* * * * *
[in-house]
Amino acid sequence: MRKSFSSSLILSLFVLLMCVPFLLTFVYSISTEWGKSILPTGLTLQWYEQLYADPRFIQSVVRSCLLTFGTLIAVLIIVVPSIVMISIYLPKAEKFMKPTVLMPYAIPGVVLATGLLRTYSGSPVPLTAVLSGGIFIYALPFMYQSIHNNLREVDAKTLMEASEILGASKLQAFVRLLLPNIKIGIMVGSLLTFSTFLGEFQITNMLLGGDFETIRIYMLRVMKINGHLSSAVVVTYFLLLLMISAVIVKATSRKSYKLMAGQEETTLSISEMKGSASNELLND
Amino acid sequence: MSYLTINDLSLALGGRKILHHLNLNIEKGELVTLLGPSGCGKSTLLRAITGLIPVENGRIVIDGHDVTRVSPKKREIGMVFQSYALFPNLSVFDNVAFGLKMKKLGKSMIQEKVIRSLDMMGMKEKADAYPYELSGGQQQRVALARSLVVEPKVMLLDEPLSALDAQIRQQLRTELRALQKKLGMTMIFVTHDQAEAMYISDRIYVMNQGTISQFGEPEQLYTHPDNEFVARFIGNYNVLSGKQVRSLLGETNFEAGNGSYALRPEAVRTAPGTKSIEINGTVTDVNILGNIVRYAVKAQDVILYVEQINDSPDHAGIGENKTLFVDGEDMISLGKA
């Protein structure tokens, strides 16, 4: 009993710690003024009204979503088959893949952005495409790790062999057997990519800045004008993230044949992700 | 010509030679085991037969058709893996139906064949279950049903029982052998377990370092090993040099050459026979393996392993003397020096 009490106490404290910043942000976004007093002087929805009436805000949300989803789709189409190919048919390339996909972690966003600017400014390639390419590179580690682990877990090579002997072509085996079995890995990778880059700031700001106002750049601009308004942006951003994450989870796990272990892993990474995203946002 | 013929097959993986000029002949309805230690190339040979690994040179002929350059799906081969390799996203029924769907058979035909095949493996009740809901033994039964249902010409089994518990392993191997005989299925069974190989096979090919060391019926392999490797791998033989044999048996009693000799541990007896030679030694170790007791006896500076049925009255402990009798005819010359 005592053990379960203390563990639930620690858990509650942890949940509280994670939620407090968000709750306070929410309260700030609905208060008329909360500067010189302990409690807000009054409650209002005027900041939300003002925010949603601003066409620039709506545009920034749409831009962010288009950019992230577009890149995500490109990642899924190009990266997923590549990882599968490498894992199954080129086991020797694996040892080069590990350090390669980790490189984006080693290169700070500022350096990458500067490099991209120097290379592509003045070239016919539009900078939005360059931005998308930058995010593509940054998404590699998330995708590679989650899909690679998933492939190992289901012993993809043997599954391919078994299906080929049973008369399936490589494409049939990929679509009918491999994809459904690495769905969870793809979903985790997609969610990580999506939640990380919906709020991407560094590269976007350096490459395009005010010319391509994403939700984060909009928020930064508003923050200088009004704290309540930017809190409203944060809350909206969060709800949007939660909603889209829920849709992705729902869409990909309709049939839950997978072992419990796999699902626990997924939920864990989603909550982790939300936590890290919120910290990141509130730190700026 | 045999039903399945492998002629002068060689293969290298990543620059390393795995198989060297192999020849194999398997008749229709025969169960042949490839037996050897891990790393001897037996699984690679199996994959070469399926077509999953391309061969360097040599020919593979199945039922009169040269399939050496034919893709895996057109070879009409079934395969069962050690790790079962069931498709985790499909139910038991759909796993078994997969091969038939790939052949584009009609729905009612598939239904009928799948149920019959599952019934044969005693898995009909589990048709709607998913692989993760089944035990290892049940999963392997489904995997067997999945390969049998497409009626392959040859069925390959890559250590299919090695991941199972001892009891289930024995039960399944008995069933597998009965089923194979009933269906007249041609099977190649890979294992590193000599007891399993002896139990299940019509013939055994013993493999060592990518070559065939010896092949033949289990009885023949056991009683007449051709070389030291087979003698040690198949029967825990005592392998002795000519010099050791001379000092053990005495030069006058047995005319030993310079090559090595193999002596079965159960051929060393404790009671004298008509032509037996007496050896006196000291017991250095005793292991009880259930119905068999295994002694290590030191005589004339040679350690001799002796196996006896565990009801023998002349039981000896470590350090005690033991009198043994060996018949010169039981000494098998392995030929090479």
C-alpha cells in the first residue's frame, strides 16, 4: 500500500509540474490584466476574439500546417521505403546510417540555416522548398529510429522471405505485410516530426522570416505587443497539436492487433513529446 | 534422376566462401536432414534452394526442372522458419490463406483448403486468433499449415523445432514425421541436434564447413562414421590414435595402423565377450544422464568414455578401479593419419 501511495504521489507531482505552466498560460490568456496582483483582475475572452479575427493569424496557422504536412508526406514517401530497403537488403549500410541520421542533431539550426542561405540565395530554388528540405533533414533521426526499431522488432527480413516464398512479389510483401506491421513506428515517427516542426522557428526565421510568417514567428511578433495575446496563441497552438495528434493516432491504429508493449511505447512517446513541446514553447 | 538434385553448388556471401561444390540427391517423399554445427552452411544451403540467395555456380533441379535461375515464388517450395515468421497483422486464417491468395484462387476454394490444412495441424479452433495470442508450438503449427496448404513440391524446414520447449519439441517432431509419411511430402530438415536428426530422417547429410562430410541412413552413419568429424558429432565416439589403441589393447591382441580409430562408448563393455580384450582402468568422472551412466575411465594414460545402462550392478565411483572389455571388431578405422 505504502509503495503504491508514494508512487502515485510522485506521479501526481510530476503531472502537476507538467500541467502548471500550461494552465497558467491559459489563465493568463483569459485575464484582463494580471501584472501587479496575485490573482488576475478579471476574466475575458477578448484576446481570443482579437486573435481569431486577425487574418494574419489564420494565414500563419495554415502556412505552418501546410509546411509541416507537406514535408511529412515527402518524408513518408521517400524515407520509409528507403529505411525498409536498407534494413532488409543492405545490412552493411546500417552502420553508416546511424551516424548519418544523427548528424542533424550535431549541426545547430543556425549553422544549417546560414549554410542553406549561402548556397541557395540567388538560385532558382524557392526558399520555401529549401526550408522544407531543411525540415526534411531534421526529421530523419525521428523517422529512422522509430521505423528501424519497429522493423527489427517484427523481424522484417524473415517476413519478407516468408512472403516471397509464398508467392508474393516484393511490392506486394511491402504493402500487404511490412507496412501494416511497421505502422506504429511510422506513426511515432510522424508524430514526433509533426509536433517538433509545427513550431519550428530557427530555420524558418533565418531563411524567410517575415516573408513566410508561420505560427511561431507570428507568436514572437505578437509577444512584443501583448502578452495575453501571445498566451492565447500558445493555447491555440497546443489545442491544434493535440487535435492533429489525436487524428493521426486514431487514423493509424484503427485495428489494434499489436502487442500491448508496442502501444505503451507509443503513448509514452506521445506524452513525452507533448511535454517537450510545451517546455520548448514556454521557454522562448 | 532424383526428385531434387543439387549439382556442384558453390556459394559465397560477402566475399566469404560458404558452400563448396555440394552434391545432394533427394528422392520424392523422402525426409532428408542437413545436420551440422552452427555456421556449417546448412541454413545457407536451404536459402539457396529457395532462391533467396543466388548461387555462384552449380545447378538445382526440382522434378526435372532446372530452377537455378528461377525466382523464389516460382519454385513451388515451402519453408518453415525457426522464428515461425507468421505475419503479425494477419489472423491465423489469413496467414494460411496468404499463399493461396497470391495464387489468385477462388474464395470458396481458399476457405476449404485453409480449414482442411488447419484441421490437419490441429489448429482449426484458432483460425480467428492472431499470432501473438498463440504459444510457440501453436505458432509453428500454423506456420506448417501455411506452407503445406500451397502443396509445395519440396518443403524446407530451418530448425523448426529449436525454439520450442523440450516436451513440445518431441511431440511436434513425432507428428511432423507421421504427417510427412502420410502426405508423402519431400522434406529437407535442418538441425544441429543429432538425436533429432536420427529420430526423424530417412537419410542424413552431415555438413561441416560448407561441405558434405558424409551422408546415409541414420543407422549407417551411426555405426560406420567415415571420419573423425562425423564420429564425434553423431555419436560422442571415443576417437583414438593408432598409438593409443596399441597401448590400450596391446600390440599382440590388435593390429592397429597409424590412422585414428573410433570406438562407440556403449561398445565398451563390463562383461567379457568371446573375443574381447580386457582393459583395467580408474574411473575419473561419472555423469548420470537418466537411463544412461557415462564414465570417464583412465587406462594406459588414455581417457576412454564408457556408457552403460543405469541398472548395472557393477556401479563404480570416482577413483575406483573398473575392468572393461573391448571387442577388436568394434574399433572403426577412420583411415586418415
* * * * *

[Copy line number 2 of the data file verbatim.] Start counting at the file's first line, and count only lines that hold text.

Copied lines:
Amino acid sequence: MRKSFSSSLILSLFVLLMCVPFLLTFVYSISTEWGKSILPTGLTLQWYEQLYADPRFIQSVVRSCLLTFGTLIAVLIIVVPSIVMISIYLPKAEKFMKPTVLMPYAIPGVVLATGLLRTYSGSPVPLTAVLSGGIFIYALPFMYQSIHNNLREVDAKTLMEASEILGASKLQAFVRLLLPNIKIGIMVGSLLTFSTFLGEFQITNMLLGGDFETIRIYMLRVMKINGHLSSAVVVTYFLLLLMISAVIVKATSRKSYKLMAGQEETTLSISEMKGSASNELLND